In a split 2-1 decision in Selective Way Insurance Company v. MAK Services., Inc., et al. al., 2020 PA Super 103 (Case Number 1289 EDA 2019), issued April 24, 2020, the Pennsylvania Superior Court (the “court”) held that a reservation of rights letter from an insurer reserving its right to deny coverage after it begins to defend a claim on behalf of a policyholder must include at least some detail about potential exclusions that could apply. The court reversed an order of the trial court granting summary judgment to Selective Way, the insurer (“Selective”). Continue reading “Pennsylvania Superior Court Rules That Insurer Waived Coverage Defense by Not Including It in the Reservation of Rights Letter”
Claims against insurers under Pennsylvania’s Unfair Trade Practices and Consumer Protection Law (UTPCPL) occupy a unique place in its jurisprudence. Insurance is highly regulated, and many other recovery avenues exist in Pennsylvania for aggrieved insureds, such as breach of contract and bad faith. Usually, insurance claims are tethered to contract law, since the insured-insurer relationship and duties are governed by the insurance policy. Courts should be reluctant to ignore contractual principles when a UTPCPL claim arises out of a policy.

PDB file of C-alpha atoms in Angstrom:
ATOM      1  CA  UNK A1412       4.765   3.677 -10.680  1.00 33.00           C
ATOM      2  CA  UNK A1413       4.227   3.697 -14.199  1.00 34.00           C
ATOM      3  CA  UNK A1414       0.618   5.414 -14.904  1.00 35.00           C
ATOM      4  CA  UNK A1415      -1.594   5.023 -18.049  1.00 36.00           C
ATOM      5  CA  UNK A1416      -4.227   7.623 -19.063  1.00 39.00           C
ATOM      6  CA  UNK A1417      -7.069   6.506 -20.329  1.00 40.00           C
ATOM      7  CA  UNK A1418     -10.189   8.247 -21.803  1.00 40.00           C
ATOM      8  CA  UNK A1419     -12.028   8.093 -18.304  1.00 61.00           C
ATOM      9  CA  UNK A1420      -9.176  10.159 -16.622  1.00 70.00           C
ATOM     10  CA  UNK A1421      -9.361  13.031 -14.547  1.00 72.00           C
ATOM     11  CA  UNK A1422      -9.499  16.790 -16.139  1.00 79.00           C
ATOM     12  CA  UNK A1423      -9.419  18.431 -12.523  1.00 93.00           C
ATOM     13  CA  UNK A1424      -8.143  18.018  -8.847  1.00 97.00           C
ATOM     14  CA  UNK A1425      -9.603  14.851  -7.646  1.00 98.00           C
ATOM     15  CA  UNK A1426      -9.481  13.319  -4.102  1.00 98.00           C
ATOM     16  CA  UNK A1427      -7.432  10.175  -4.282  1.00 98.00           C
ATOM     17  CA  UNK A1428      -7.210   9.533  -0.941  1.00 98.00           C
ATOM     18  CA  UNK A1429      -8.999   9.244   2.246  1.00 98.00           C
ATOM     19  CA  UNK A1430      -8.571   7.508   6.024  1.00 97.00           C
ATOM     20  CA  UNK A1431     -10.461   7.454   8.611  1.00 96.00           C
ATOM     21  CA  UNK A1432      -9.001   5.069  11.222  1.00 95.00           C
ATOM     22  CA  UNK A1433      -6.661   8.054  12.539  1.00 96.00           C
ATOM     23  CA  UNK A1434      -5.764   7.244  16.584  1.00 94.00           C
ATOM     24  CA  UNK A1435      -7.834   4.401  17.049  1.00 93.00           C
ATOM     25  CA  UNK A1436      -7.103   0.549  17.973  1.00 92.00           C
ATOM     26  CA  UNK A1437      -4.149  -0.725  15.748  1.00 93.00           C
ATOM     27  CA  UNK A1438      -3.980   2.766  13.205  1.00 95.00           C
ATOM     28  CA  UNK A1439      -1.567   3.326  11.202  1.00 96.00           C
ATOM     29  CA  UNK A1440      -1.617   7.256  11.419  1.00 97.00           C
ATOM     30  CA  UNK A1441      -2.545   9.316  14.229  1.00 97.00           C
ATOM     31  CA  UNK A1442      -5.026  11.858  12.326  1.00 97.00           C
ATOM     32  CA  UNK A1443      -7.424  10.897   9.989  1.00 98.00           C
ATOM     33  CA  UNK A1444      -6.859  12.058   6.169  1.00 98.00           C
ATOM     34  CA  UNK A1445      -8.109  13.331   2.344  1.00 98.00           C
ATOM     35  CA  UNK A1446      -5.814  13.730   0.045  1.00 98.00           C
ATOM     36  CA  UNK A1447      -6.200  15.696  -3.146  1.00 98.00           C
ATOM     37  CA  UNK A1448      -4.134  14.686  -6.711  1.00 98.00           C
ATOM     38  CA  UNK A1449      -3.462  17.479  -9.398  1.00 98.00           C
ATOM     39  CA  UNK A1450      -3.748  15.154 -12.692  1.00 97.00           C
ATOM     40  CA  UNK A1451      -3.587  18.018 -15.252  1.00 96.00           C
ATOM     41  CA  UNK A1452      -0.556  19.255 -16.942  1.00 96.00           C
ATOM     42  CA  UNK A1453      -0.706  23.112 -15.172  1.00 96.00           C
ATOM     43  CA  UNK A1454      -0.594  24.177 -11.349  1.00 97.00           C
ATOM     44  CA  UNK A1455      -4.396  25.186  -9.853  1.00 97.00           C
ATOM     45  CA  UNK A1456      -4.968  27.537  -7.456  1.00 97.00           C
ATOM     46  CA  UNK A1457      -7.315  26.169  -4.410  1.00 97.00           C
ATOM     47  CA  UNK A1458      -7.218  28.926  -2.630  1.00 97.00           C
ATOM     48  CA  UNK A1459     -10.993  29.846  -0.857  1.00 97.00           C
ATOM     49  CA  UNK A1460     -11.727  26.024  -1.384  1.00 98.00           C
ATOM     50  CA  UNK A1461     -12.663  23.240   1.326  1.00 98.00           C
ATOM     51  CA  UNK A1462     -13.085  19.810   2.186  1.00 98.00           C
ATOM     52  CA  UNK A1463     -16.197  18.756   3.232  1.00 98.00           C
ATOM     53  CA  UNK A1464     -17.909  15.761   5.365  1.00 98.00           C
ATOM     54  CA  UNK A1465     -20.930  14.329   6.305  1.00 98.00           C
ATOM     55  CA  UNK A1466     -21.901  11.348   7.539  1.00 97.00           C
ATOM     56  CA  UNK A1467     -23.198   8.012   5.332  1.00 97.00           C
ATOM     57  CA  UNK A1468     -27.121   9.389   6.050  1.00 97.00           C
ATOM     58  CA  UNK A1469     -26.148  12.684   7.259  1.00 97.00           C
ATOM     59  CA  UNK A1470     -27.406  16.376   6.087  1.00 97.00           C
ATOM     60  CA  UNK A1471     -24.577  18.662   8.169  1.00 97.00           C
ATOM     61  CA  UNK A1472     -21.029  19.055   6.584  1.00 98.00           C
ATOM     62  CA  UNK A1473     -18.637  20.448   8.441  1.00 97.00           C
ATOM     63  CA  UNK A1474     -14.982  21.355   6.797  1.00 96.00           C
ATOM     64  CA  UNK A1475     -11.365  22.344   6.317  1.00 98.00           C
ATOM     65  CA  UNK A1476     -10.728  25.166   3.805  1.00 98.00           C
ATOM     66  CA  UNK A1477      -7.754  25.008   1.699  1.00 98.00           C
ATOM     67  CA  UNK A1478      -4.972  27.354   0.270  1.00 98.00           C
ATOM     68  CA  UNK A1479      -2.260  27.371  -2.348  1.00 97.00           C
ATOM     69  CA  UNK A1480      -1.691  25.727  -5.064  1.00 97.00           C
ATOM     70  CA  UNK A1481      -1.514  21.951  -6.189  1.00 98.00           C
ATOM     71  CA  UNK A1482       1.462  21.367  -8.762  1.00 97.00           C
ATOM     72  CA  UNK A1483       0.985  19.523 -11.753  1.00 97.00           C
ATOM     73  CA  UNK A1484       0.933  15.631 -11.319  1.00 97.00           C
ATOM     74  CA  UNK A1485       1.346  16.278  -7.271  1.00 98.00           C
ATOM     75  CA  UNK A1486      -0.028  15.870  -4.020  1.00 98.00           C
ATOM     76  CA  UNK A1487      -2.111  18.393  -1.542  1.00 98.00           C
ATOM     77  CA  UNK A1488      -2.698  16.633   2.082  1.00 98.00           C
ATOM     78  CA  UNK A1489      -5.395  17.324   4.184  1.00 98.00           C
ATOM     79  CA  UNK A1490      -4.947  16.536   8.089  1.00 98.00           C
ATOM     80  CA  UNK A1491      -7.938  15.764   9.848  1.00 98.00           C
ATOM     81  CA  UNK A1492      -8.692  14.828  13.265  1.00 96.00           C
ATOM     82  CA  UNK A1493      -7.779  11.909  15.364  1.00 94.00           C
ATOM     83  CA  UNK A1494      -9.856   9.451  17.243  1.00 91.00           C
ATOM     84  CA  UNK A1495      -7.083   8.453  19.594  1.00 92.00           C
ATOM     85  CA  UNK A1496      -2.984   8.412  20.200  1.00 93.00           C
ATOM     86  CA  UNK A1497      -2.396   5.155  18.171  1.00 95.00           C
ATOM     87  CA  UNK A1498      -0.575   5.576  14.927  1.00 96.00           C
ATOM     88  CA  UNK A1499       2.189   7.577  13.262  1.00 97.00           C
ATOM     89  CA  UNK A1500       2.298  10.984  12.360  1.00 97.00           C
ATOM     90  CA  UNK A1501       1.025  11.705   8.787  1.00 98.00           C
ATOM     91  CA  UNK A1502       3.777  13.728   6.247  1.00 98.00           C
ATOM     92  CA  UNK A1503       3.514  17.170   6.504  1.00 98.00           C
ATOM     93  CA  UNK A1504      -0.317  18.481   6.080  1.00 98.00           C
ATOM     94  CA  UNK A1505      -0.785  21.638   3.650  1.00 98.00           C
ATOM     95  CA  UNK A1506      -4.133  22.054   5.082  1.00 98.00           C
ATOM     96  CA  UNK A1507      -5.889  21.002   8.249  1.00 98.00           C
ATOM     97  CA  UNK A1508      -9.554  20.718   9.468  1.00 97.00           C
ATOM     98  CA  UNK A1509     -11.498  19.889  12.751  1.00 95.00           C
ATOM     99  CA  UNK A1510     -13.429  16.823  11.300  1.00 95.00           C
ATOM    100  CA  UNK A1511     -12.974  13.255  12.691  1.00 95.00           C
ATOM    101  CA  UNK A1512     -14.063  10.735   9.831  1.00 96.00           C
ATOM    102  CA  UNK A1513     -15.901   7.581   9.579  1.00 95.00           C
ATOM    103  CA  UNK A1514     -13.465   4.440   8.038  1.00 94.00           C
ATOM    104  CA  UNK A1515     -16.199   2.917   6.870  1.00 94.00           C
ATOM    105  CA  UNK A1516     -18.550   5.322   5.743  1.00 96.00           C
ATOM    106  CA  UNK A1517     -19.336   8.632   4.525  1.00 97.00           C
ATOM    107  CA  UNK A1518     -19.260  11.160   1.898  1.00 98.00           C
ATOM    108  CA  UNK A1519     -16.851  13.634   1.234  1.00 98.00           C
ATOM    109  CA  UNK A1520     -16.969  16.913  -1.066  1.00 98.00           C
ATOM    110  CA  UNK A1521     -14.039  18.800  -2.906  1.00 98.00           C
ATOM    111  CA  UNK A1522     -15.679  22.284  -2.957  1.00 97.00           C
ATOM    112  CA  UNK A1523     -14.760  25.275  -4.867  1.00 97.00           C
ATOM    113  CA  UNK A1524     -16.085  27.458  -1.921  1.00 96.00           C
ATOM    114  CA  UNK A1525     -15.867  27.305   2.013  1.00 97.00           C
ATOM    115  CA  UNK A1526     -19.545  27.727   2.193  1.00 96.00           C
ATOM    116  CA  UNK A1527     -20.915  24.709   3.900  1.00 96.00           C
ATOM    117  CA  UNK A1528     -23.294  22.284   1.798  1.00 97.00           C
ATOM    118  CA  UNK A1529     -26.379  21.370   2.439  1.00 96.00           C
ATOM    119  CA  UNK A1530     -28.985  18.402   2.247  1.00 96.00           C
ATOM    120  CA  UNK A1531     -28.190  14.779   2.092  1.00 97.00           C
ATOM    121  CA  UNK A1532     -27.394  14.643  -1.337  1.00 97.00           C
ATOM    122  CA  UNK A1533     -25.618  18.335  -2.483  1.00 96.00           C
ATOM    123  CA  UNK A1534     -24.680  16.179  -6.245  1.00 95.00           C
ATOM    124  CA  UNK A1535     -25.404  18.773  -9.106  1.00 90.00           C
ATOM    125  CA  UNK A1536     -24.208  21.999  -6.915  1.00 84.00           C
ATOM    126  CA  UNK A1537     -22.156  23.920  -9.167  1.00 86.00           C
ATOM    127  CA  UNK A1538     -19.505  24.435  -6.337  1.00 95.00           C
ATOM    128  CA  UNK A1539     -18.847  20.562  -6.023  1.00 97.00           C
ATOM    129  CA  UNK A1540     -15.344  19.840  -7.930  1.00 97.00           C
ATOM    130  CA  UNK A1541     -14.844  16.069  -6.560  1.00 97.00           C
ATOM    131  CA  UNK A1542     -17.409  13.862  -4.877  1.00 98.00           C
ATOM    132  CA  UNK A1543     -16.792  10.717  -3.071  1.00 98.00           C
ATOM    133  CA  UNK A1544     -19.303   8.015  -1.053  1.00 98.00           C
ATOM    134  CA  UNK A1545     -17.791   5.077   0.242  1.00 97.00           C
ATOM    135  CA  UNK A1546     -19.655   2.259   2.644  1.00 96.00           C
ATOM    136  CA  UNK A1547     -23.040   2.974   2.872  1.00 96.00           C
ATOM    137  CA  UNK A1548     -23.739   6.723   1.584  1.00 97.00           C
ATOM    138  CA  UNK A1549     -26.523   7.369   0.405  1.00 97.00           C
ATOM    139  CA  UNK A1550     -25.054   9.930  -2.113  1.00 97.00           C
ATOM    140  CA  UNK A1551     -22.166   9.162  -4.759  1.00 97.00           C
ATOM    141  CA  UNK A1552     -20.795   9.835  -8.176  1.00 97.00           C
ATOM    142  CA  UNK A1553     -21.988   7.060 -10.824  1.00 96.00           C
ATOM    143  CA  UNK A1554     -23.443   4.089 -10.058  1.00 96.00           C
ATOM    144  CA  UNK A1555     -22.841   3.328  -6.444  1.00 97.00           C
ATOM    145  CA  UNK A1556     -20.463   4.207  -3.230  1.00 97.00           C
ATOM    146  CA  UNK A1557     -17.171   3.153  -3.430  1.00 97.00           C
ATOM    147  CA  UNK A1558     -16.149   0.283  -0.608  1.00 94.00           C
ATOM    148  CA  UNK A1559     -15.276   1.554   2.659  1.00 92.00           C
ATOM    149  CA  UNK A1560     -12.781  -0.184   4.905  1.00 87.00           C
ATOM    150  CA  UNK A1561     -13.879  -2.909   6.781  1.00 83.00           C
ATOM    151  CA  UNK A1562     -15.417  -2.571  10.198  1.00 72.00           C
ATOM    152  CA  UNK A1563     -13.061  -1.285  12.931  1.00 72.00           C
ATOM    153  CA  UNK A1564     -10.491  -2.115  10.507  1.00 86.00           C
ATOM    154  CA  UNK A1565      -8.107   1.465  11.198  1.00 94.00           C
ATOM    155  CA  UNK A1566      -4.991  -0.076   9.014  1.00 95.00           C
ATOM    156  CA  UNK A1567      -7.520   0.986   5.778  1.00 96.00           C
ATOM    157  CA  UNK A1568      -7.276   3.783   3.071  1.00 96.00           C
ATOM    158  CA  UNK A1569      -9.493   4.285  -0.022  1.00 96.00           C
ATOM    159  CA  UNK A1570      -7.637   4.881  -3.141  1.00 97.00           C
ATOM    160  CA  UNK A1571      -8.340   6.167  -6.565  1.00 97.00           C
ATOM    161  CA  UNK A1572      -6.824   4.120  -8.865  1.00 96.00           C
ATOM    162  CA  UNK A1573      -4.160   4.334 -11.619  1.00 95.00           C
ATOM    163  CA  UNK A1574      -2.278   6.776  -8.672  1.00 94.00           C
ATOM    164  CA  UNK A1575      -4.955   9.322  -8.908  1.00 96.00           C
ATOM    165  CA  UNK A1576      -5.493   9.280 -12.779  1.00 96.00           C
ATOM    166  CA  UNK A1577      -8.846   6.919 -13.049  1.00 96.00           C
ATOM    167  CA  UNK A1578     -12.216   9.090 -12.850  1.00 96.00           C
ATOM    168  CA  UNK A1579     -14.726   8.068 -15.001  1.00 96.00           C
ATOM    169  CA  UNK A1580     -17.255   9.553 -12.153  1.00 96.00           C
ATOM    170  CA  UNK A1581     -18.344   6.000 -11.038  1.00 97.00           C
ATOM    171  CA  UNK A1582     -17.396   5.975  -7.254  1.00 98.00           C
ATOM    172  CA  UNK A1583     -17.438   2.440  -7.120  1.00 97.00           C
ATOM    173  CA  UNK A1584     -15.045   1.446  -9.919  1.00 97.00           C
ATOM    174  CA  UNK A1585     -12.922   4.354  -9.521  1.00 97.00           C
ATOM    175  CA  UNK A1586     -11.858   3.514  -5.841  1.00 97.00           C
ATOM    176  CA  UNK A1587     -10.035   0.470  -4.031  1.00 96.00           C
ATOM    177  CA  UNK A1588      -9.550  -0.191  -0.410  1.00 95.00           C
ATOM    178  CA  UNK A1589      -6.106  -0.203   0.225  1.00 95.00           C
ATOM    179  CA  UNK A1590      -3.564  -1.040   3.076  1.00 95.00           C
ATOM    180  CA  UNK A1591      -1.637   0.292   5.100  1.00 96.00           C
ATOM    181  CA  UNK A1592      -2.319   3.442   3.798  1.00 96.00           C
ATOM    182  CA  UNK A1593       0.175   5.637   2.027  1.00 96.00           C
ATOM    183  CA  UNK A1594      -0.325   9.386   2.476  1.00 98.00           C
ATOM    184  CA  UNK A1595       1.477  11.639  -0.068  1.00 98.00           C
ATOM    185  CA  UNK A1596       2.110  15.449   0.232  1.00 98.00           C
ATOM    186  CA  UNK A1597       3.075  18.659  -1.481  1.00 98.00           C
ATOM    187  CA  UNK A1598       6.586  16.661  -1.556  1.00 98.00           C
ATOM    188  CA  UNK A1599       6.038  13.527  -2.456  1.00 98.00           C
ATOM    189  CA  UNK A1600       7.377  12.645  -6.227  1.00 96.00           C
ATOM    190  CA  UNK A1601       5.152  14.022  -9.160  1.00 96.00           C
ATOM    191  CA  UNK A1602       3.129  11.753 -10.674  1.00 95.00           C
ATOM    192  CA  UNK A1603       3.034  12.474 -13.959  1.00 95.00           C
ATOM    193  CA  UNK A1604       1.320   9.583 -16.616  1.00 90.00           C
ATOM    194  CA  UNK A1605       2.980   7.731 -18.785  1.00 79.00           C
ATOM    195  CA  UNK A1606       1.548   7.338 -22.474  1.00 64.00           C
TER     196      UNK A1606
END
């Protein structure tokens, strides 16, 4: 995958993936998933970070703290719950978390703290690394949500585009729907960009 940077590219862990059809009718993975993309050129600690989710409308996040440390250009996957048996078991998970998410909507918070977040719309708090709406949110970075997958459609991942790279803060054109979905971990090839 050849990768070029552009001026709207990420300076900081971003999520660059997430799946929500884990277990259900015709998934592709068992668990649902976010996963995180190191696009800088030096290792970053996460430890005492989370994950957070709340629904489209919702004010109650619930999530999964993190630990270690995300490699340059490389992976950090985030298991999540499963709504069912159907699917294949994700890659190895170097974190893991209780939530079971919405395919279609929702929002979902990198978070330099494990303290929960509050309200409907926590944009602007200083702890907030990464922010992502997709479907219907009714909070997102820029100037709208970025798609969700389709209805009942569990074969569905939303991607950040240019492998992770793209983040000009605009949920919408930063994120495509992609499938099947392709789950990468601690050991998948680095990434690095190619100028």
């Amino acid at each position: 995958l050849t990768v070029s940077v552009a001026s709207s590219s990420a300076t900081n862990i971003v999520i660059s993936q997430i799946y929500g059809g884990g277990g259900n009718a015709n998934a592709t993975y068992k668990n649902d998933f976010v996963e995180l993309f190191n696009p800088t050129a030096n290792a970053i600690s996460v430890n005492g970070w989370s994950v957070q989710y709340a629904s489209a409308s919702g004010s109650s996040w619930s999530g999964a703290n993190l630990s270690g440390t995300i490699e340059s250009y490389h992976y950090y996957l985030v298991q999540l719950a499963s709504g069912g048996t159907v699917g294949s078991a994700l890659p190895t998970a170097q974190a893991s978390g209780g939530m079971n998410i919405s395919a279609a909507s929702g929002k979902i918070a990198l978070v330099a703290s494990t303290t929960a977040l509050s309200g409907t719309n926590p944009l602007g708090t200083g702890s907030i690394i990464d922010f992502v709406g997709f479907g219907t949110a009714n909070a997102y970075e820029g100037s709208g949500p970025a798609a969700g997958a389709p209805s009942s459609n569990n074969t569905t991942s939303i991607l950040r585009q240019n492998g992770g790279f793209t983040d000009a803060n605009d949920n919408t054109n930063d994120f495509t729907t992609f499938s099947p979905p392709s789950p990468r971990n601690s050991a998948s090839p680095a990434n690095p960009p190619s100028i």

Generally, deceptive insurance solicitations are actionable under the UTPCPL, while post-inception policy-related claims are not. Toy v. Metropolitan Life Insurance Co. exemplifies this point. Toy involved an insurance salesman’s pre-issuance misrepresentations about the investment qualities of a life insurance policy. The insured asserted both bad faith and UTPCPL claims. The Pennsylvania Supreme Court affirmed dismissal of the statutory bad faith claim, concluding that bad faith did not cover an “insurer engaged in unfair or deceptive practices in soliciting the purchase of a policy.” By contrast, the court allowed the UTPCPL deceptive sales practices claim to proceed. Under Toy, claims that arise out of solicitation-related deception can give rise to a UTPCPL claim, such as misrepresentations during the sale of the policy, while bad faith and breach of contract theories apply following policy inception.